On July 30 and 31, 2018, sPower filed 18 new applications with the PUC, “requesting the adjudication and enforcement of a legally enforceable obligation under PURPA requiring [Defendant] Public Service (for 17 of the applications) and [Defendant] Black Hills (for one of the applications) to purchase energy and capacity” from sPower's QFs. See (Doc. # 86 at 3.)

         On August 22, 2018, Defendants filed a Joint Motion Requesting Administrative Closure on the grounds that “[t]he rulemaking proceeding at [the PUC, concerning Rule 3902(c)], along with the 18 sPower application proceedings, could resolve or significantly impact the proceedings in this case.” (Id.) The Court granted Defendants' request and administratively closed this matter on November 15, 2018. (Doc. # 90.) Weighing the five String Cheese Incident factors relevant to staying a civil action, see Atkins v. HCA-HealthONE, LLC, No. 15-CV-00037-WYD-KLM, 2015 WL 1298507, *4 (D. Colo. Mar. 19, 2015) (citing String Cheese Incident, LLC v. Stylus Shows, Inc., No. 1:02-CV-01934-LTB-PA, 2006 WL 894955, *2 (D. Colo. Mar. 30, 2006) (internal citation omitted)), the Court concluded that it was appropriate to administratively close the case until the NOPR regarding the second sentence of Rule 2902(c) and sPower's 18 application proceedings were completed and “pending a showing of good cause to reopen.” (Doc. # 90 at 13-14.) It further ordered that within ten days of the completion of the rulemaking proceeding and sPower's application proceedings, the parties were to notify the Court of the outcome of the proceedings and to request either that the case be dismissed or reopened. (Id. at 14-15.)

         A. RULEMAKING PROCEEDING REGARDING RULE 3902(C)

         As the Court stated above, the PUC issued a NOPR to strike the second sentence in Rule 3902(c) on July 25, 2018. PUC Proceeding No. 18R-0492E, Notice of Proposed Rulemaking, Decision No. C18-0601 (July 25, 2018); see (Doc. # 74-1.) The PUC explained in the NOPR that its staff had been hosting workshops with stakeholders to discuss possible changes to the Electric Rules and had learned from stakeholders that Rule 3902(c) “had not been updated to reflect that various alternative avenues for utility resource procurement in later-promulgated ERP . . . rules for a QF to present a contract or legally enforceable obligation from a utility.” (Id. at 2-3.) Striking the second sentence of Rule 3902(c) would “clarif[y] that the ERP process is not the only opportunity to receive a contract or legally enforceable obligation from a utility, ” according to the PUC. (Id. at 3.)

         The Commission received written and oral comments concerning the proposed deletion of Rule 3902(c)'s second sentence before and at a public comment hearing on September 14, 2018. It later described that “several commentators, including the Colorado Energy Office, agree[d] that the rule is in direct conflict with existing practices and rules.” PUC Proceeding No. 18R-0492E, Decision Adopting Rule Revision, Decision No. C18-1045 at 7 (Oct. 31, 2018); see (Doc. # 91-1). It also noted some commentators' concern “that striking the rule has directly encouraged sPower's pleadings in 18 adjudication filings” and that utilities opposed revising Rule 3902(c) at least in part because of that concern. Id. Finally, the Commission observed, “Numerous participants in this rulemaking proceeding also provide differing comments and analysis regarding federal statutory obligations pursuant to PURPA as it relates to Colorado's implementation of the Electric Rules, generally, including the second sentence of the specific rule at issue here.” Id.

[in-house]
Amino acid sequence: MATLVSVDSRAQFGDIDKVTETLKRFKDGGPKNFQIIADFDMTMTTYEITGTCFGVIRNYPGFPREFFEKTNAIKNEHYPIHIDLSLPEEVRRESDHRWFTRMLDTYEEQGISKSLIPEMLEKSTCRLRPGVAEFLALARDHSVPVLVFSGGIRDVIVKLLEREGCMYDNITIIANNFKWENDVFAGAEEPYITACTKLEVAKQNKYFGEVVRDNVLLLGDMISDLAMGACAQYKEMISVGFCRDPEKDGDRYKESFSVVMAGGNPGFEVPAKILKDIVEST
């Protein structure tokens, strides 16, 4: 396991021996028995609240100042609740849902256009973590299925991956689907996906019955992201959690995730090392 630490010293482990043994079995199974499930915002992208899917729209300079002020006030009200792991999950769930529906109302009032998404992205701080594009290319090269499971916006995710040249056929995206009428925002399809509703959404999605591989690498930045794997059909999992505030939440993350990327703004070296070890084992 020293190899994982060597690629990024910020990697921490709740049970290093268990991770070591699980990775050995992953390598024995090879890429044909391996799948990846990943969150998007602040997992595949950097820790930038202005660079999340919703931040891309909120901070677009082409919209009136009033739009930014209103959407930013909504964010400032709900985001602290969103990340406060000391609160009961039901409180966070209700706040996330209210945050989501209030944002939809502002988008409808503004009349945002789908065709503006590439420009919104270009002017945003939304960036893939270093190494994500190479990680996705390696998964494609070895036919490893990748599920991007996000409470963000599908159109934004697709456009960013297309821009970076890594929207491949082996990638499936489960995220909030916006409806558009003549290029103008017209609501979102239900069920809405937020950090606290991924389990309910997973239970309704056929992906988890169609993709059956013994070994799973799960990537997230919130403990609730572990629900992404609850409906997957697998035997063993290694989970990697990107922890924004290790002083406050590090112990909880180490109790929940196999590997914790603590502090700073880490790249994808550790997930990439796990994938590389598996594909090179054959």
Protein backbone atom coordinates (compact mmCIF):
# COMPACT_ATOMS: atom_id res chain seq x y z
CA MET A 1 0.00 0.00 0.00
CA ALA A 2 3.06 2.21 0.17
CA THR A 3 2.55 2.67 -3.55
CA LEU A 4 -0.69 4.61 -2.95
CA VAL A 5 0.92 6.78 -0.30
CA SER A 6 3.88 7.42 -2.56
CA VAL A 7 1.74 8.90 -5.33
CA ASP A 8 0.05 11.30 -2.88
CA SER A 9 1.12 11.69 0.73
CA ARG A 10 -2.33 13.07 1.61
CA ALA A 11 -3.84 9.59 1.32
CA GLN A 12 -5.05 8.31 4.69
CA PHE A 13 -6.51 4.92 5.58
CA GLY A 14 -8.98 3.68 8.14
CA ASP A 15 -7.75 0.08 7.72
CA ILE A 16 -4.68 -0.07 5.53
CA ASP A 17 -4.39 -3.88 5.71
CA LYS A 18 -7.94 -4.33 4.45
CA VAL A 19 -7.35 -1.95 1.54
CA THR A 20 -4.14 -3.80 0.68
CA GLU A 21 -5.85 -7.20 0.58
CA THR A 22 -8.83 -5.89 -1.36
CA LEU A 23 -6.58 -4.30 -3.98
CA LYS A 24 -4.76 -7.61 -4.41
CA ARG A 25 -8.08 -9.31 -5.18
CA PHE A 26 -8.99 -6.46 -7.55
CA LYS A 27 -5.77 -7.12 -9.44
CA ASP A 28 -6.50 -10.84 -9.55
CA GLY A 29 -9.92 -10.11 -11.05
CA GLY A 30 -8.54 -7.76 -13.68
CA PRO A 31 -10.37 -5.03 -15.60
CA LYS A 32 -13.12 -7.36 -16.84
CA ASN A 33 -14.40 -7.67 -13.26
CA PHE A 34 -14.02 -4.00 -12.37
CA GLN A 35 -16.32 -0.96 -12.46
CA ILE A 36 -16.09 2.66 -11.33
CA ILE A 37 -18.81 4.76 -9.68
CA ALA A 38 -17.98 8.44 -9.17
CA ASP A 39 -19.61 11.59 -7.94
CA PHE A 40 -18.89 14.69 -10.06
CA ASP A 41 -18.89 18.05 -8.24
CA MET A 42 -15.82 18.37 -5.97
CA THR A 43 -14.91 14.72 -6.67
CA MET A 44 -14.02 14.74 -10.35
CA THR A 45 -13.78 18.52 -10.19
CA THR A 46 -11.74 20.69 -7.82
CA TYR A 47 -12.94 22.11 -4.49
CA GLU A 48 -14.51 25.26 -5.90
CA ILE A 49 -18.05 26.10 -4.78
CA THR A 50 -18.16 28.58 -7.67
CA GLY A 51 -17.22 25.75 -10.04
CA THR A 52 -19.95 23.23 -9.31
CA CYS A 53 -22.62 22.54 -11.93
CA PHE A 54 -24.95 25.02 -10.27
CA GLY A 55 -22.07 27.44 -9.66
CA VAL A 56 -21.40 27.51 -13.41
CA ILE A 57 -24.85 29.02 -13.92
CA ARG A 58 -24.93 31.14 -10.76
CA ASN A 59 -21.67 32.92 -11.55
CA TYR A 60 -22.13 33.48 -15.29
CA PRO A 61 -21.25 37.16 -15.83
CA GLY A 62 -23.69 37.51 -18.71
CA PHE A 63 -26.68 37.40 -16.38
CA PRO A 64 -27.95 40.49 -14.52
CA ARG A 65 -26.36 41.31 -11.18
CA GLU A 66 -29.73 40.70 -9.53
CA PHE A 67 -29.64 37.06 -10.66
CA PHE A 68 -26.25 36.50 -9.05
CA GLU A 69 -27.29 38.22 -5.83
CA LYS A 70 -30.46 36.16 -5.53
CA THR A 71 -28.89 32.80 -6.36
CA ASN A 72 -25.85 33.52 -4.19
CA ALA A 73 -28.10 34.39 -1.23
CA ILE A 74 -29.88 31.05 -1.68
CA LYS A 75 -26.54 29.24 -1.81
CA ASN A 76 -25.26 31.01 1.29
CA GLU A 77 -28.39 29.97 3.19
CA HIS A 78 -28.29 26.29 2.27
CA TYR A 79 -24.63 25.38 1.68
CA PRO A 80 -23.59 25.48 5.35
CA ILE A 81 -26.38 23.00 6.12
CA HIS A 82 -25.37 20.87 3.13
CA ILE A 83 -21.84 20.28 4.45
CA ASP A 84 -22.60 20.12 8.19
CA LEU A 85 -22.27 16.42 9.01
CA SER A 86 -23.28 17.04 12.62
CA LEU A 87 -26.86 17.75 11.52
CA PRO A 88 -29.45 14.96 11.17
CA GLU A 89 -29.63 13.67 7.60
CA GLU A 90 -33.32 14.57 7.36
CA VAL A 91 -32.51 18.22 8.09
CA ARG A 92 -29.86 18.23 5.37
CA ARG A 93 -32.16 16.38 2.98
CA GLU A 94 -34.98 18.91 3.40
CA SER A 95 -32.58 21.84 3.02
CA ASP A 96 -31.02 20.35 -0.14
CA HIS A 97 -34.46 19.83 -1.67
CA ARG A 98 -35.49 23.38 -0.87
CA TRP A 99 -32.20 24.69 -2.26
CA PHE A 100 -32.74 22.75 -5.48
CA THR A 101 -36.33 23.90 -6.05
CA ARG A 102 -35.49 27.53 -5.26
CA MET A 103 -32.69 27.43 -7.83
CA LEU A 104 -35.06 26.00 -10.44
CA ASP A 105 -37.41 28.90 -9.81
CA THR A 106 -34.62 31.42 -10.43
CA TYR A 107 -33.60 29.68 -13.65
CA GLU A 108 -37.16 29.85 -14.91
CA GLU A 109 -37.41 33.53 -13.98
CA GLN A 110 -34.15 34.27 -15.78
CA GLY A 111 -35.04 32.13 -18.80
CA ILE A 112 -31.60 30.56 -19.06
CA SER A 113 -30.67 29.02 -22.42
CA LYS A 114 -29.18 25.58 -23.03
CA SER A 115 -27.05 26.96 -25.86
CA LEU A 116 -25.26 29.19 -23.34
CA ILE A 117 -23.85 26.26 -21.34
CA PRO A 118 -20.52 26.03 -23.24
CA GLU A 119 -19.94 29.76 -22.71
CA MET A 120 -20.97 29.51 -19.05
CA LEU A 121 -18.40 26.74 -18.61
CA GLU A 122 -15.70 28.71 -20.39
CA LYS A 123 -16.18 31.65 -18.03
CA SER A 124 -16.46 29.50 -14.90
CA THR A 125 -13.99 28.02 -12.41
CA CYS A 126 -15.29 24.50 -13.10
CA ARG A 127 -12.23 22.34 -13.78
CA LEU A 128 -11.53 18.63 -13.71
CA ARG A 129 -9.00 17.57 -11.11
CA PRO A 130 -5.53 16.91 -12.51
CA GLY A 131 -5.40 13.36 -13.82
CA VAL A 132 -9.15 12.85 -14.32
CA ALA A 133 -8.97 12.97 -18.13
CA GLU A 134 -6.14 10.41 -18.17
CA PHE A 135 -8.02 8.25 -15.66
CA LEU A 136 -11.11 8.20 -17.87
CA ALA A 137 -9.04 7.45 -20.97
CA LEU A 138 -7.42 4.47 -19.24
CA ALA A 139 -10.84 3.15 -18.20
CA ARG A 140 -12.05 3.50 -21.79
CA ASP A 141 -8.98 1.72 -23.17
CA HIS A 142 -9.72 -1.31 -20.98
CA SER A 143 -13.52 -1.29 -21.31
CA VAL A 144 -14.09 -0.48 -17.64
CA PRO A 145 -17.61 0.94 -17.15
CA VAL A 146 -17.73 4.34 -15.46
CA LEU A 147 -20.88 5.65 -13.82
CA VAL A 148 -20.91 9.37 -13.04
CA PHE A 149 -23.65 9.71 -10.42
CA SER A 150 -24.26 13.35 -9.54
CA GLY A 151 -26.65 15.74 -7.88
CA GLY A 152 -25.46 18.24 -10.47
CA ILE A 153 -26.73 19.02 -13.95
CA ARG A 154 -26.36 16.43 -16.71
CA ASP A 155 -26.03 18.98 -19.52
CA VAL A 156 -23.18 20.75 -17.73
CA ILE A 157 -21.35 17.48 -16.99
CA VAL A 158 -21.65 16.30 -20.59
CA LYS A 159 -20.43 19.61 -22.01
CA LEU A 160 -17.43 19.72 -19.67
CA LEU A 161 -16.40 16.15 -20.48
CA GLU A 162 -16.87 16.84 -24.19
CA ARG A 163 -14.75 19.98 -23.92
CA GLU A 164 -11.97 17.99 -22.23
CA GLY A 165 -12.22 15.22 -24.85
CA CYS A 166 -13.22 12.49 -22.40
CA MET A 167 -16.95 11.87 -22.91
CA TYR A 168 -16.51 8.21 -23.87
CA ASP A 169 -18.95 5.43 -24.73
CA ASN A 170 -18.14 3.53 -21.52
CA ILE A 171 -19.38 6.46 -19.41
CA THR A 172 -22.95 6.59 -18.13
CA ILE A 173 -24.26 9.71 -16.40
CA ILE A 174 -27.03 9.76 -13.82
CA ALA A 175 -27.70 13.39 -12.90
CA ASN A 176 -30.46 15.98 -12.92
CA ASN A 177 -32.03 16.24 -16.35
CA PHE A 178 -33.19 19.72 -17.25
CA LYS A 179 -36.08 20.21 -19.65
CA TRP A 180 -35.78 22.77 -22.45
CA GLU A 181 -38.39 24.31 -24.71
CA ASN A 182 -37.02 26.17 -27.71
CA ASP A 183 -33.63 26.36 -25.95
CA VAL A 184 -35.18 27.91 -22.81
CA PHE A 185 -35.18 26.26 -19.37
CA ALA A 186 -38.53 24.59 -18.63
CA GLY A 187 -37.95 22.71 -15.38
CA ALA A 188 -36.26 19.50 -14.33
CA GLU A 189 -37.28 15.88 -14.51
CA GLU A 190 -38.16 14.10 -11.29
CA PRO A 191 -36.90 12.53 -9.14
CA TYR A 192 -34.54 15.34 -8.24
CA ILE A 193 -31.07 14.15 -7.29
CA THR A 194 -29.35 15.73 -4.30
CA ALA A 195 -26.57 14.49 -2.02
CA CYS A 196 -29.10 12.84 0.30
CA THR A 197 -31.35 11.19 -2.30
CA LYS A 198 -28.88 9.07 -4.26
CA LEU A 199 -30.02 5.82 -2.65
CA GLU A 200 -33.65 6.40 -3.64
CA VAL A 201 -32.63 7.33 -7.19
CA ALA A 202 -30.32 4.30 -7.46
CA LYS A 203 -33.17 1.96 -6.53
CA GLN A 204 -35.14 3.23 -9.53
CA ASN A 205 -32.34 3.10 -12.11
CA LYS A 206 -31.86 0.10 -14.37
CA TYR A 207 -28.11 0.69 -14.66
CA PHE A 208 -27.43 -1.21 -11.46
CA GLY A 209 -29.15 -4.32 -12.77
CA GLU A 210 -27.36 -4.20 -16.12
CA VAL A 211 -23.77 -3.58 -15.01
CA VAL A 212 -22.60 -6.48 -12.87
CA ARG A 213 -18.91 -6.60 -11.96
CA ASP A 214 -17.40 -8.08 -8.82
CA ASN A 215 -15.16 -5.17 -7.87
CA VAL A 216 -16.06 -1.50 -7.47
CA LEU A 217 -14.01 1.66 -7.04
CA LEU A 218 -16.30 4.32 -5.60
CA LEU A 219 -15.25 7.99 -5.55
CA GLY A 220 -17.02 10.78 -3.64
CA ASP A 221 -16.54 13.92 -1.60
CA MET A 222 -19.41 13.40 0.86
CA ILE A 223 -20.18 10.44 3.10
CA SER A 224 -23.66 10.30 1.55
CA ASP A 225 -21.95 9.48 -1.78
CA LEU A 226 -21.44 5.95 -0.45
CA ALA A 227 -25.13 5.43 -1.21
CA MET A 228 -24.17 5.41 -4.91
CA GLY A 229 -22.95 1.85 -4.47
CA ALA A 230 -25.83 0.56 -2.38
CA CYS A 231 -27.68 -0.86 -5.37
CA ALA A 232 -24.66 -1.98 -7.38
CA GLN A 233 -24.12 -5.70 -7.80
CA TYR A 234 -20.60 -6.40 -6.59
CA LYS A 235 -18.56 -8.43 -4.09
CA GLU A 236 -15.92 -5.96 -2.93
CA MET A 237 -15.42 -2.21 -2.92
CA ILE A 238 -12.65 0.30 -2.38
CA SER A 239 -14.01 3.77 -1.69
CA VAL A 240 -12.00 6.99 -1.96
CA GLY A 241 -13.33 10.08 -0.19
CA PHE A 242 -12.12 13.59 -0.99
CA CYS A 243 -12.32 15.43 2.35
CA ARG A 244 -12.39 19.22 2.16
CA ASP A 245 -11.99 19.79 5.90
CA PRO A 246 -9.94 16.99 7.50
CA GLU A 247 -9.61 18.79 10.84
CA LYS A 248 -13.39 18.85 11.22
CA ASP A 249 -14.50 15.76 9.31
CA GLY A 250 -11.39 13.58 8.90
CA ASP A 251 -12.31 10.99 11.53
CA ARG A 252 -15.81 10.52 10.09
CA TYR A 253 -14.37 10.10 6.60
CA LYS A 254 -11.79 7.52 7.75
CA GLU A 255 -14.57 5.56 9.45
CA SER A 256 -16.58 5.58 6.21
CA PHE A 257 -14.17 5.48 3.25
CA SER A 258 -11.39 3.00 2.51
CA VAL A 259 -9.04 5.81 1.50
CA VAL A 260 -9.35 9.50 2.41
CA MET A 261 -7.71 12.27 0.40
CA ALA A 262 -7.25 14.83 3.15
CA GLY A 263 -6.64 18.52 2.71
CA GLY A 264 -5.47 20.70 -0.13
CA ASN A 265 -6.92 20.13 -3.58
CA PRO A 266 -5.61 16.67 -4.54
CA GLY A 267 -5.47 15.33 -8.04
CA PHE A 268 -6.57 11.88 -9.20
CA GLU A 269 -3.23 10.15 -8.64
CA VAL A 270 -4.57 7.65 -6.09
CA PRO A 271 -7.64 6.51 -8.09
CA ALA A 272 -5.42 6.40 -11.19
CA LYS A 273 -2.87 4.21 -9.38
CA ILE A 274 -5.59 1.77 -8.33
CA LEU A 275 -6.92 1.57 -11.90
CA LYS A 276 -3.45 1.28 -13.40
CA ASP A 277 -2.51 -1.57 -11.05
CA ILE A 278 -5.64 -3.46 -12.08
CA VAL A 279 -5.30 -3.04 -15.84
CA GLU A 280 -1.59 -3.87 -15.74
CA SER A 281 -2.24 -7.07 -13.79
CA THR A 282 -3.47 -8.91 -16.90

On October 31, 2018, the PUC adopted its proposed revision and struck the second sentence because it was “in conflict with current [PUC] rules, including without limitation Rules 3615 and 3656.” Id. at 10; see (Doc. # 91-1). It noted that the rule change “[was] prospective, ” like any of its rule changes, and would go into effect on November 27, 2018. Id. at 8, 10. As to sPower's 18 previously-filed applications to the PUC, the PUC explained that sPower's applications were “submitted pursuant to Rule 3002(a)(XIX) regarding application processes that generally permit a non-utility to file applicants for relief before [the PUC].” Id. at 6. The majority of sPower's applications were consolidated, and, at the time of the PUC's decision, two proceedings were assigned to an Administrative Law Judge (“ALJ”) and had a “statutory deadline for a decision . . . in April of 2019.” Id. The PUC concluded that with these “18 current adjudications pending, a determination on the request from sPower on adjudications under the rules [was] both beyond the limited scope of the instant rulemaking and inappropriate” because it “implicate[d] litigation strategies in ongoing and current proceedings.” Id. at 8.

         On March 20, 2019, the PUC upheld the striking of Rule 3902(c)'s second sentence and denied Requests for Rehearing, Reargument, or Reconsideration (“Rehearing”) of its decision. PUC Proceeding No. 18R-0492E, Decision Denying Applications for Rehearing, Reargument, or Reconsideration, Decision No. C19-0304 at 2 (March 20, 2019); see (Doc. # 91-2). It reaffirmed that “[t]he [previous] rule language that proffer[ed] a competitive bidding process [was] the ‘only' means to procure a legally enforceable obligation [was] inconsistent with other provisions in the Electric Rules.” Id. at 7-8. The PUC's decision to uphold its revision to Rule 3902(c) became effective on April 8, 2019. Id. at 1.

         The parties agree that the PUC's rulemaking proceeding with respect to Rule 3902(c) is now complete. See (Doc. # 91 at 3; Doc. # 94 at 3.)

         B. sPOWER'S ...